Jian Fan’s documentary Still Tomorrow is an unpretentious, haunting film about poet Xiahua Yu. Like the poems written by Ms. Yu, this film never tries to win you over. It simply presents its case with such dignity that you surrender to it of your own accord.
Yu came to national attention in 2015 when her poem Cross Half Of China To Sleep With You went viral online. This is not a love poem but a fantasy created by a woman deeply unhappy within her current relationship. Yu’s striking imagery and introspection have caused her to be labeled “the Emily Dickinson of China”.
Fan’s film deals less with Yu’s rise to fame than its repercussions. He hints at the details of Yu’s early life as opposed to stating them. At times, watching this film feels like sitting while a painter completes a canvas. It is a portrait, not a biopic.
Even so, an alert viewer will note the most relevant items of information. Yu, born with cerebral palsy, has little formal education. She finds solace in reading and writing poetry. At age nineteen, she enters into an arranged marriage with a laborer, Yin Shiping.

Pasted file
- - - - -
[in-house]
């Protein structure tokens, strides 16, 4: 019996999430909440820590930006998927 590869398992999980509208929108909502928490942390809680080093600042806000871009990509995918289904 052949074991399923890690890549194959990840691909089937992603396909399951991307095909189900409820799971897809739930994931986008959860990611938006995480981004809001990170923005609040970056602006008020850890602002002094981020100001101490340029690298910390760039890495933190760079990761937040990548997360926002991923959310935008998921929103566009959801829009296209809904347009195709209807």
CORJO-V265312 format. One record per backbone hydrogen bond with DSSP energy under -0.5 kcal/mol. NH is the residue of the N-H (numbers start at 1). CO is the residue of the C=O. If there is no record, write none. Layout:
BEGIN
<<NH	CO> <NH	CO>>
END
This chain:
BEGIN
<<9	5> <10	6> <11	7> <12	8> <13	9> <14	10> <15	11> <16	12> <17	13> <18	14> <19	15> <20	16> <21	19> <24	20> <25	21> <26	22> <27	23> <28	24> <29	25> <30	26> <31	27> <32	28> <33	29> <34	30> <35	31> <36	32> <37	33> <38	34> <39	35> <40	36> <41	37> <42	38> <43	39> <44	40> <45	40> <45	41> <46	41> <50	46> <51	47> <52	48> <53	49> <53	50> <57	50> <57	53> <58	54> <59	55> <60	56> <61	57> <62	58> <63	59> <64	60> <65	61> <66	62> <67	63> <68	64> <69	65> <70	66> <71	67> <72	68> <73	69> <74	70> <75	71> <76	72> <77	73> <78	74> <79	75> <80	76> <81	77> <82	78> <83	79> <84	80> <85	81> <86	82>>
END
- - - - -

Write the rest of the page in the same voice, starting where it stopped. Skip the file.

Now, twenty years later, Yu wants a divorce. The sales of her work afford her a modicum of financial independence. Even so, her traditional parents oppose the divorce. Her son, who is not in the film due to his studies at a distant school, has yet to weigh in. Mr. Yin seems to feel that he has worked hard for many years without receiving the proper appreciation.
Writer/ director Fan (who also did the cinematography with Ming Xue) intersperses the family drama with shots of Yu’s home, Hubei Province. Many of the nature scenes are accompanied by quotes from her poems. It is not hard to see where Yu gets much of her inspiration.
Still Tomorrow played several documentary film festivals between November 16, 2016 and June 9, 2017. At the moment, it is not scheduled for further release. Let us hope that changes. Yu’s growing self-awareness and her determined fight for personal independence merit a wider audience.
Theme: Films About Poets
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